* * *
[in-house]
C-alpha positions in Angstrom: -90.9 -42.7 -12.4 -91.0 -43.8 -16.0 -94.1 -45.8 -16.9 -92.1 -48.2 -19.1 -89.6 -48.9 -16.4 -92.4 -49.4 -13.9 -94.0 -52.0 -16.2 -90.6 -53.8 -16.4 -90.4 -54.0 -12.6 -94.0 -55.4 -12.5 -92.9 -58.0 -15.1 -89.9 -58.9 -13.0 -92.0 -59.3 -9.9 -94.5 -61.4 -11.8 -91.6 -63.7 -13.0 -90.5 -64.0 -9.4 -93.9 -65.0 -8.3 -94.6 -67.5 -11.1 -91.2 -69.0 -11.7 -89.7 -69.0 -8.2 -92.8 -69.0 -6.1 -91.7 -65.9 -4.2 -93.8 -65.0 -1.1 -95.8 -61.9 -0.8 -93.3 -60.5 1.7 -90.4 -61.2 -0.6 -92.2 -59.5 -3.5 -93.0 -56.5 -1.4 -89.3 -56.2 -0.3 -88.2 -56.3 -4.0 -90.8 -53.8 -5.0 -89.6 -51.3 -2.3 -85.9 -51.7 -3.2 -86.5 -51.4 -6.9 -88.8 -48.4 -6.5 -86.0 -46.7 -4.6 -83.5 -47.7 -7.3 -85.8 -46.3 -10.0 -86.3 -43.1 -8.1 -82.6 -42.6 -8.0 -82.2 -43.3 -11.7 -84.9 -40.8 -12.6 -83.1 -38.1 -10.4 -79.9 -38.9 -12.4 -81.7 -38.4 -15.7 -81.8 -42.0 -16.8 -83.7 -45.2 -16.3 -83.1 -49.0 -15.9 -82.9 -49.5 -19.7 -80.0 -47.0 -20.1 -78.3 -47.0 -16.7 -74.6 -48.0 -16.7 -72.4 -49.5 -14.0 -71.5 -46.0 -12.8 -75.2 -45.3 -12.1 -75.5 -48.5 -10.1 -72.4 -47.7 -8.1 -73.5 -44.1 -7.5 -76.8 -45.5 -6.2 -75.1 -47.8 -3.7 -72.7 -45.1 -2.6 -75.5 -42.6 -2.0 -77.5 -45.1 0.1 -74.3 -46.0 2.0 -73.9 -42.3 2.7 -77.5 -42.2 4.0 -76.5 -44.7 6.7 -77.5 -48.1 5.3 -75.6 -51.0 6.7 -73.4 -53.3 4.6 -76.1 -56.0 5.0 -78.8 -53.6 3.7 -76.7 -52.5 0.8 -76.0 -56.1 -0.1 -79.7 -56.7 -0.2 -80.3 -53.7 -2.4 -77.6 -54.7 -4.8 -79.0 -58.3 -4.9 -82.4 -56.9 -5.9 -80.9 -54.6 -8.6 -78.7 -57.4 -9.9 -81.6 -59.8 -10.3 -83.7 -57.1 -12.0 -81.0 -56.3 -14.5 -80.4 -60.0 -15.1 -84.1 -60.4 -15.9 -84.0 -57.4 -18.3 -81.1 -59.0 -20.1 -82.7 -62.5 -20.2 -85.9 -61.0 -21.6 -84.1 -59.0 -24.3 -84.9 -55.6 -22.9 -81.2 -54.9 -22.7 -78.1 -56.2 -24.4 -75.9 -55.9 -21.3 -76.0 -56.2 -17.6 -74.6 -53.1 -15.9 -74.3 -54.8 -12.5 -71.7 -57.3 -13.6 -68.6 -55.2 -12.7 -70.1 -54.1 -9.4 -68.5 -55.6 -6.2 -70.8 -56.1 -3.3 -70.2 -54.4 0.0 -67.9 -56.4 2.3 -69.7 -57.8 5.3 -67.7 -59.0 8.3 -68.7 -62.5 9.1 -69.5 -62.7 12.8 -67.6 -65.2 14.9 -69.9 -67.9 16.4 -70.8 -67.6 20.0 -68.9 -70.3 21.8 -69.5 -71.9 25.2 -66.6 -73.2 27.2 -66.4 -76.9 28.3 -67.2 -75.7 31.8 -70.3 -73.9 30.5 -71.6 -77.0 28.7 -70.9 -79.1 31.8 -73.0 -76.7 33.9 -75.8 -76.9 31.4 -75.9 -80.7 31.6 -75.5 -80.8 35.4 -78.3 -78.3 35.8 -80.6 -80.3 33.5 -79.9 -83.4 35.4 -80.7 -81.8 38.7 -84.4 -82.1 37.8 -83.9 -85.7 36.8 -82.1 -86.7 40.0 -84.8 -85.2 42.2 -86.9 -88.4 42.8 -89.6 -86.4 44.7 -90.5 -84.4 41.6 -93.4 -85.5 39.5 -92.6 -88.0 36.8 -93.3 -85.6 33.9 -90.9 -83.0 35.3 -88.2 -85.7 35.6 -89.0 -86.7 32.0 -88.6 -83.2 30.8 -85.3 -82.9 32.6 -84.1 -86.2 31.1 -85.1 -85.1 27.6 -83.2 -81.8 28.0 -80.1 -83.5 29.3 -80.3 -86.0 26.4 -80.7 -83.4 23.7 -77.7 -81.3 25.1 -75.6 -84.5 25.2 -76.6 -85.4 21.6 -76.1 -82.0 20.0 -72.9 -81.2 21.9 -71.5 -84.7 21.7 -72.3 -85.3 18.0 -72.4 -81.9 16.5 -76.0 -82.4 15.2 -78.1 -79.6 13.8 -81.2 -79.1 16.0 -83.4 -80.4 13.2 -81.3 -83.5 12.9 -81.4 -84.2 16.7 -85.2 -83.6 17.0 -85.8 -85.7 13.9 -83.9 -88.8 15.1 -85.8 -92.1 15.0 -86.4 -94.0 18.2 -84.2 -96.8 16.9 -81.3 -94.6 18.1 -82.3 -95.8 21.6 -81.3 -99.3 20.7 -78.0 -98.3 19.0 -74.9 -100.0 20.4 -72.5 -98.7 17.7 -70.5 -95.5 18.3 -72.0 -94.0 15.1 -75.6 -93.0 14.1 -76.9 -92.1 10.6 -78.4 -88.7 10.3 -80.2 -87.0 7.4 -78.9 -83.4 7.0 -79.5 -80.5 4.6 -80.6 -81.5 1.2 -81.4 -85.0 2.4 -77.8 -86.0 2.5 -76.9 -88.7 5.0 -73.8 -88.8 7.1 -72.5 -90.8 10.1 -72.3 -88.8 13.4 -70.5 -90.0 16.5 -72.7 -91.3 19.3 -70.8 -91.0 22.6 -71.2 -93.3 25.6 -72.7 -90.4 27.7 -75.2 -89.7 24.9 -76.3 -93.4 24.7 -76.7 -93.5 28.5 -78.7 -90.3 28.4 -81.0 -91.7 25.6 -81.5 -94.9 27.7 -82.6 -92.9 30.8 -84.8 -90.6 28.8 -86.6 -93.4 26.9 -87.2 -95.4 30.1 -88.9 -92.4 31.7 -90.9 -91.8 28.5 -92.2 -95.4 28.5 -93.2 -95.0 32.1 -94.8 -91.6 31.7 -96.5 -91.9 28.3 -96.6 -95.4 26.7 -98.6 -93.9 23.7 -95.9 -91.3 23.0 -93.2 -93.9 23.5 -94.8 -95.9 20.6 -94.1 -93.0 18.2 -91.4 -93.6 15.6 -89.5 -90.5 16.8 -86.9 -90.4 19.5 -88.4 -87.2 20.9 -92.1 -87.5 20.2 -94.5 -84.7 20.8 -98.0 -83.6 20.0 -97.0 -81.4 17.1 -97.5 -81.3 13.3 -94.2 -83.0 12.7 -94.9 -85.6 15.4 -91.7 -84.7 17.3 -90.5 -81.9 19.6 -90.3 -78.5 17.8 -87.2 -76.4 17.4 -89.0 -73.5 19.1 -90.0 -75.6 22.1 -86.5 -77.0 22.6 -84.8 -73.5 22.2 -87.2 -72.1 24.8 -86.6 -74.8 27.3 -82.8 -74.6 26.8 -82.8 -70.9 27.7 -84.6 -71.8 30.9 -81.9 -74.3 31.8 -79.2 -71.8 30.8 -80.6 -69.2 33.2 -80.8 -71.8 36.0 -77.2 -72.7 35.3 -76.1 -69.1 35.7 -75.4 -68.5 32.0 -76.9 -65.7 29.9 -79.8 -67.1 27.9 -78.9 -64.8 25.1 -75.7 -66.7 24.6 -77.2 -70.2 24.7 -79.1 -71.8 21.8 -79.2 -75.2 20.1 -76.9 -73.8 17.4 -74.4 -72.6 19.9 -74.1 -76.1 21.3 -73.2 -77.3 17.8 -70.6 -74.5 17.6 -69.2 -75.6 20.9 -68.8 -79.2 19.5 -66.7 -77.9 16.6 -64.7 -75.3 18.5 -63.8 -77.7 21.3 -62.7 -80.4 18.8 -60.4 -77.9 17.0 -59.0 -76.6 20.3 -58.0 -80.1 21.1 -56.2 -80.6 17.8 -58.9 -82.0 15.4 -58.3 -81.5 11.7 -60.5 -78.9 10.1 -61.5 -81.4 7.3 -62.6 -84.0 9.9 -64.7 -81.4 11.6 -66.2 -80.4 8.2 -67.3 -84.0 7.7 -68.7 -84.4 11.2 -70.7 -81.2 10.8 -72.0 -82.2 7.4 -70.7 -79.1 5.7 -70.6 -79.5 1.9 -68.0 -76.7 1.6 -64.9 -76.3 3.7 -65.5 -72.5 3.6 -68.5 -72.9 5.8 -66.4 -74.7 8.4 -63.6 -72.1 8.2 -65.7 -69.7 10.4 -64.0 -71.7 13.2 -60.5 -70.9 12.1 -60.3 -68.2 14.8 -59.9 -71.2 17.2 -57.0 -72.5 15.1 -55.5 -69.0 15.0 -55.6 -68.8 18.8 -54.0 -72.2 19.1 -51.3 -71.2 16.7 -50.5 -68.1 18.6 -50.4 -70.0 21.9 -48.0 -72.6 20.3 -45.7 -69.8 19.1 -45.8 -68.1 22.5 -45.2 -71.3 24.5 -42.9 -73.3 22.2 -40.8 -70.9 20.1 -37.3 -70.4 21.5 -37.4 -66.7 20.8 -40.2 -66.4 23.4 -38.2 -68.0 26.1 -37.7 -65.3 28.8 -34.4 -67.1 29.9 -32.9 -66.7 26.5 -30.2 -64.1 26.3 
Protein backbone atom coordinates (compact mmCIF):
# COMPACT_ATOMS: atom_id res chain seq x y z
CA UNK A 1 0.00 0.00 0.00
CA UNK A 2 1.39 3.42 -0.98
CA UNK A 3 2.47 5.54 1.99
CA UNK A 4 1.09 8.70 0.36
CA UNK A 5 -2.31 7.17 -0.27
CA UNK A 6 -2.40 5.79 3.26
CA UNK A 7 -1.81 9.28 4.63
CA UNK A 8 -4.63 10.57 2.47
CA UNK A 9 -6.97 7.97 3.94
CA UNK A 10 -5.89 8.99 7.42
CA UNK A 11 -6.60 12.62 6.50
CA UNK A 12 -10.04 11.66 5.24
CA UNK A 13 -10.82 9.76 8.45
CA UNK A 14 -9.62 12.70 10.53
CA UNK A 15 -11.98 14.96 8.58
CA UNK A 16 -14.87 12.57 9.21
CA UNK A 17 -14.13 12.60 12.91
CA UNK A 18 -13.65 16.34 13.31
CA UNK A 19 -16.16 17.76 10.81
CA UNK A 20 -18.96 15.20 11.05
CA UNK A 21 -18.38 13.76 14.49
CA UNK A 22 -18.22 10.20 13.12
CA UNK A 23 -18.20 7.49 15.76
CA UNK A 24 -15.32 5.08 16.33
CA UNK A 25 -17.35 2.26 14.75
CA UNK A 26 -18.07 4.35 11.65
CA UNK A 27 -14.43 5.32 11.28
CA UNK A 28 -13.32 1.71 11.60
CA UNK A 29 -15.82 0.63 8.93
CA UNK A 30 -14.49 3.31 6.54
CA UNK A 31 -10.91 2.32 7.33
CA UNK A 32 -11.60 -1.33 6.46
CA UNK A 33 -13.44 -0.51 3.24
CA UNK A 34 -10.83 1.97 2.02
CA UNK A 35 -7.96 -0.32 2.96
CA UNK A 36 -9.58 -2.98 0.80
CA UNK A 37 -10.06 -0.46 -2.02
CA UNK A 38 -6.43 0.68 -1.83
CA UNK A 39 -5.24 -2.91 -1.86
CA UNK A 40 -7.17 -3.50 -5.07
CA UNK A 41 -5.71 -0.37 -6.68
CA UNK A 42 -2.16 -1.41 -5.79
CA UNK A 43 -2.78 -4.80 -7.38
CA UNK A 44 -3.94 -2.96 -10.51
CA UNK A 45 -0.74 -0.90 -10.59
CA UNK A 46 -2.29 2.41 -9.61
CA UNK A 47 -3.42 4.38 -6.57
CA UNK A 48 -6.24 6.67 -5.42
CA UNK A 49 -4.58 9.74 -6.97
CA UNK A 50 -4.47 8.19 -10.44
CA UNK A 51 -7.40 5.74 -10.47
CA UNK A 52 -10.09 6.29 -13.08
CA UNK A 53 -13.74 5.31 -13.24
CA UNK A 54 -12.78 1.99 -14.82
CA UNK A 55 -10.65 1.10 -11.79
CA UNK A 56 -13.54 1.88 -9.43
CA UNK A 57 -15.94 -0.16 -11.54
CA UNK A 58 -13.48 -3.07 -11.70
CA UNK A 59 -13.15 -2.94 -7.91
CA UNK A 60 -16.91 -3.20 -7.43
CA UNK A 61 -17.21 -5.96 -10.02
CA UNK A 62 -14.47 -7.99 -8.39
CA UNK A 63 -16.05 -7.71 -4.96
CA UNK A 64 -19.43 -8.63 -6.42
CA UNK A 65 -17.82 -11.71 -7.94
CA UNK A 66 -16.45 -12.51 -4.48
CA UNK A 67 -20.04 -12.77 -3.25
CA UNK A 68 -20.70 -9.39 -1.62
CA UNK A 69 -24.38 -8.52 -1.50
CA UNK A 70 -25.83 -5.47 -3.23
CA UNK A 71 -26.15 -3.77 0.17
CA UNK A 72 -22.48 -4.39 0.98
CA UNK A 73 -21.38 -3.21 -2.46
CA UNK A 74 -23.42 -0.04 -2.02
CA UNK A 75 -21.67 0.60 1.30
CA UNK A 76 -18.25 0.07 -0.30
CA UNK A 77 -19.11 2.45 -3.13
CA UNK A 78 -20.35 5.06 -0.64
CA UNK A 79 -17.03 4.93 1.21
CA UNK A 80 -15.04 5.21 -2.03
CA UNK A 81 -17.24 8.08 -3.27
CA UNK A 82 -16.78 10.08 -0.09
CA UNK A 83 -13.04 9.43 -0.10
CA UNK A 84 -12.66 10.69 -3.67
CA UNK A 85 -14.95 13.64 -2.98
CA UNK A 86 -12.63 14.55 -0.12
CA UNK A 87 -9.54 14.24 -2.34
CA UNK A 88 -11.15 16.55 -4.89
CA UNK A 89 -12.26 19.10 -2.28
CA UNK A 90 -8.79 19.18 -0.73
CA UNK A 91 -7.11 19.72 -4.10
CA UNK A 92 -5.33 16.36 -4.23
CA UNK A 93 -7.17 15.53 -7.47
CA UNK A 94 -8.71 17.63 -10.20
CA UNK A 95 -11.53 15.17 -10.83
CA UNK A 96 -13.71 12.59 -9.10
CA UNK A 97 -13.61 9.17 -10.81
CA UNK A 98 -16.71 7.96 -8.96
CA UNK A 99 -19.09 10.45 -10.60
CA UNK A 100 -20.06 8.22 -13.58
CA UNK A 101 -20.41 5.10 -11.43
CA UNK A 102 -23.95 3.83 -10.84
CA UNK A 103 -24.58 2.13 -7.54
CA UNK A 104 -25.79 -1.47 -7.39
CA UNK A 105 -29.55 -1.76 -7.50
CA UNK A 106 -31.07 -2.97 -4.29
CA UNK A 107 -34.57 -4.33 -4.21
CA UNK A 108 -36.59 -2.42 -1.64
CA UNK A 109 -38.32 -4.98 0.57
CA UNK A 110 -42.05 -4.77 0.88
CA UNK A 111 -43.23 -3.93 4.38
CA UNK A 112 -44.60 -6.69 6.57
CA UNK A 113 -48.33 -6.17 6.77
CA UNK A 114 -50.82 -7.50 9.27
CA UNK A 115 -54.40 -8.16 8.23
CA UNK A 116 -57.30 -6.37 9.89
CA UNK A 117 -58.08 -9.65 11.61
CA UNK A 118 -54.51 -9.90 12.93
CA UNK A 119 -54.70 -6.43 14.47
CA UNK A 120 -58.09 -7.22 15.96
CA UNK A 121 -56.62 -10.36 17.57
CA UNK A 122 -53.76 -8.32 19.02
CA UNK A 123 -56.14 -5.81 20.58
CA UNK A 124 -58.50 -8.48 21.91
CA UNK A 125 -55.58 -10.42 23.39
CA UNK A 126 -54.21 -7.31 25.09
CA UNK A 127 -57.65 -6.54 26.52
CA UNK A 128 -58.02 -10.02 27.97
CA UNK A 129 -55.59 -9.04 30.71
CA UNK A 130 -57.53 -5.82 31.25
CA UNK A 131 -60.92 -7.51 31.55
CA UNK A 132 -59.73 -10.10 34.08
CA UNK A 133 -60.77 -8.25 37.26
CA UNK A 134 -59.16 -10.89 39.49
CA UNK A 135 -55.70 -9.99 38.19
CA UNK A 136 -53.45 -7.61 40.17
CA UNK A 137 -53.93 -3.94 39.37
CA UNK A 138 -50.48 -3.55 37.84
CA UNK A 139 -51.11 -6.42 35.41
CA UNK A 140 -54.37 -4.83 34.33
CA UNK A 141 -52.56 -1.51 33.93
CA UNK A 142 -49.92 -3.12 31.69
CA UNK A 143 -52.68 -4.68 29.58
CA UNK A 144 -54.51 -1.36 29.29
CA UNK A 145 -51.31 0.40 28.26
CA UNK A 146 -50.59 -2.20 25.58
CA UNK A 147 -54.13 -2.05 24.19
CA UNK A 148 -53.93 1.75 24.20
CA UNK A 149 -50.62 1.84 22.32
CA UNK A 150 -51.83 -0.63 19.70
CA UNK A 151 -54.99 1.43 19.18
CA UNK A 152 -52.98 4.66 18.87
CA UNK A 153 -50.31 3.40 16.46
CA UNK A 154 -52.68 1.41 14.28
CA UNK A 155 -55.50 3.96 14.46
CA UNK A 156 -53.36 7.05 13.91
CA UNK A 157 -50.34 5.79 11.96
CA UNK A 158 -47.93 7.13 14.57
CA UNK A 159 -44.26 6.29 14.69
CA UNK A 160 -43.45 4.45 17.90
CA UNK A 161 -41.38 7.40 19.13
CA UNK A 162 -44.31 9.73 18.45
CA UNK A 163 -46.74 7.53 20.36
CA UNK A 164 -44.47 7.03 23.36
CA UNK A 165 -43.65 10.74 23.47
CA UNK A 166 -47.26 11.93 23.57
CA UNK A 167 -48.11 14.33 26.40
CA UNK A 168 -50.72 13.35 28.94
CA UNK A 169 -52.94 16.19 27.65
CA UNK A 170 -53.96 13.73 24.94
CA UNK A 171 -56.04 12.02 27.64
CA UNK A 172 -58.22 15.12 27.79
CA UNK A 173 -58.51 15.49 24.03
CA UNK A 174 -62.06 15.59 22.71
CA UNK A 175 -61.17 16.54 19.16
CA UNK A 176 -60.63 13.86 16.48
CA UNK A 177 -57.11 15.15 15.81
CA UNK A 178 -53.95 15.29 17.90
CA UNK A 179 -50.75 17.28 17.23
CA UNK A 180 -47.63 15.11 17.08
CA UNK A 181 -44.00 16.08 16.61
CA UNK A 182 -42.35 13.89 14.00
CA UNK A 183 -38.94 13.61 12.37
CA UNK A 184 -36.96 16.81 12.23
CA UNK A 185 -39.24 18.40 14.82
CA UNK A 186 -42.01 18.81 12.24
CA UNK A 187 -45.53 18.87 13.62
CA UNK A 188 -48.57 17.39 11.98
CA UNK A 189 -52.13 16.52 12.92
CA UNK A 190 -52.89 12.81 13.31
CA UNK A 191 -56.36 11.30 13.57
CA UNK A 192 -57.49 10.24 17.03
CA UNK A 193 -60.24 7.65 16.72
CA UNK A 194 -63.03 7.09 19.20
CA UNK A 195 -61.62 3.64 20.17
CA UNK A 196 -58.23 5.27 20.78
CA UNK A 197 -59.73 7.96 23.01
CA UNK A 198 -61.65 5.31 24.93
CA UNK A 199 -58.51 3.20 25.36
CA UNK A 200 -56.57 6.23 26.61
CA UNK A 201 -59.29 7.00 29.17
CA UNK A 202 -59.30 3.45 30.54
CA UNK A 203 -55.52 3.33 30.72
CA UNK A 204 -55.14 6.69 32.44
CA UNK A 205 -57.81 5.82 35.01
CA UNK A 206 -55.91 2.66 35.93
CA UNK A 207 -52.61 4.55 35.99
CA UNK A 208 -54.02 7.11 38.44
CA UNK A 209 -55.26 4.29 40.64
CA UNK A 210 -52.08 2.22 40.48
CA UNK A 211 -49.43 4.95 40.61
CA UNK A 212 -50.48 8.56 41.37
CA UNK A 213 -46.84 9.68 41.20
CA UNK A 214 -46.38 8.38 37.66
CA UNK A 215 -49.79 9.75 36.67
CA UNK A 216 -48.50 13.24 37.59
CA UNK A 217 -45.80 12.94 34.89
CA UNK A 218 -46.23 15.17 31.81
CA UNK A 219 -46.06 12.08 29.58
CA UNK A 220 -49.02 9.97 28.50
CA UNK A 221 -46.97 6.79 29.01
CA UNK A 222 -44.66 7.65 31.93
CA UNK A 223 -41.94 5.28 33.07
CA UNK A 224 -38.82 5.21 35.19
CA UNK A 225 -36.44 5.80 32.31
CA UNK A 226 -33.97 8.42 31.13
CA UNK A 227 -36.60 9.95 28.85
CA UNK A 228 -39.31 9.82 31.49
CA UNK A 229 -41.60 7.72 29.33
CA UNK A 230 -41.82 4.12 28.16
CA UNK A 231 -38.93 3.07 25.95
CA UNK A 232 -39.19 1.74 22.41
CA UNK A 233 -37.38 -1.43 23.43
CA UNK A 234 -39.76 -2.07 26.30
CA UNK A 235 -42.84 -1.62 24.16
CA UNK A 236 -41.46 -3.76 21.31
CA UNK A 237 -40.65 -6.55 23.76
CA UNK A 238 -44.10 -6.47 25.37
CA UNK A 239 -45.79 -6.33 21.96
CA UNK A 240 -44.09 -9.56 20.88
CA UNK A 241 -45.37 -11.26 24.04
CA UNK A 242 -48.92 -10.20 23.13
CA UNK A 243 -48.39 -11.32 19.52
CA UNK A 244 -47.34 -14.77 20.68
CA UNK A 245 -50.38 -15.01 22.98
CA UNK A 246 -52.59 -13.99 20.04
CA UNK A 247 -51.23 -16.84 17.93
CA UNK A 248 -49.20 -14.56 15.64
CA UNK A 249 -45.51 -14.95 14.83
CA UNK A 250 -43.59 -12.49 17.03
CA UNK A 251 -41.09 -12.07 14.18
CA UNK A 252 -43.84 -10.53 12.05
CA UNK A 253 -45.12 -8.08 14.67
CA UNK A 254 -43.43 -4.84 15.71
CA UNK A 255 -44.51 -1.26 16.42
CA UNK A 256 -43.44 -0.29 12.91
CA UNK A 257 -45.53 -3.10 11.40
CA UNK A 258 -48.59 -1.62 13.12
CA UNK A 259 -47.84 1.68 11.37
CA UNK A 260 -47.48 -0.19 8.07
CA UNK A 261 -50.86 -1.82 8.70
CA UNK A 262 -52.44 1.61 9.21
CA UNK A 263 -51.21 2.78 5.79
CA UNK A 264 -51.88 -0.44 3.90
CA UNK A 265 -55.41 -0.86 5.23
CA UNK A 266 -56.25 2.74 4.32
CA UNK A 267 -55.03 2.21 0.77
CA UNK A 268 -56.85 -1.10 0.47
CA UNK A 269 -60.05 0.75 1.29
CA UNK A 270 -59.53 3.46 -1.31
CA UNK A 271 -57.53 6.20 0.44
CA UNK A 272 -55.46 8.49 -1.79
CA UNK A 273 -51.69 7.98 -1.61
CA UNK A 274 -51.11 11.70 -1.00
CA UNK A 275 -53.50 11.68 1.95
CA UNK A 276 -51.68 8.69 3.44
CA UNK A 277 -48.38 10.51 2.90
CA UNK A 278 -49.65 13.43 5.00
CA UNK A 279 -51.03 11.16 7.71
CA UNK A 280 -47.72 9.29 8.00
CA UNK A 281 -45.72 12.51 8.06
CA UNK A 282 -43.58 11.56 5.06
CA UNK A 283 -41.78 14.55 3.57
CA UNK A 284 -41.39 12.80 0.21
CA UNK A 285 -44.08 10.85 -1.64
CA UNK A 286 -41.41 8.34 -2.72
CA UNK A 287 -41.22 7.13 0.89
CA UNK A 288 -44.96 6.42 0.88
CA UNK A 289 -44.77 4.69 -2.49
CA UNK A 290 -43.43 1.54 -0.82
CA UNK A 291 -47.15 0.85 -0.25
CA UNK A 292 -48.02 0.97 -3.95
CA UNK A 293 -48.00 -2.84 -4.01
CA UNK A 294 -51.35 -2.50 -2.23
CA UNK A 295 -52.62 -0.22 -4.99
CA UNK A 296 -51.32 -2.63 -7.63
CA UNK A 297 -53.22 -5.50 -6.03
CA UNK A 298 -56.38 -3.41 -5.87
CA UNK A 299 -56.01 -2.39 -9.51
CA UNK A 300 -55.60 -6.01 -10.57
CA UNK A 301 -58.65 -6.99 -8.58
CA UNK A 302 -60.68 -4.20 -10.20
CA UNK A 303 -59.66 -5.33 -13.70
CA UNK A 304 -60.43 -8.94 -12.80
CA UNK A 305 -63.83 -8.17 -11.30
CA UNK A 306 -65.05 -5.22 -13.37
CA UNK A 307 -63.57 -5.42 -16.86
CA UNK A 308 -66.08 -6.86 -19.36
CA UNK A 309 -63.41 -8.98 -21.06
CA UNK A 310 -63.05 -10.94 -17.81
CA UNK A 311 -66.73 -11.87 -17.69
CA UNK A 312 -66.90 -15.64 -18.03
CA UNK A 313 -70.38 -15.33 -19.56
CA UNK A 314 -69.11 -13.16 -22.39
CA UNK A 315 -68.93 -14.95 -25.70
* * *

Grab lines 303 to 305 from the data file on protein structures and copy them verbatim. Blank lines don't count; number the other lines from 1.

CA UNK A 299 -56.01 -2.39 -9.51
CA UNK A 300 -55.60 -6.01 -10.57
CA UNK A 301 -58.65 -6.99 -8.58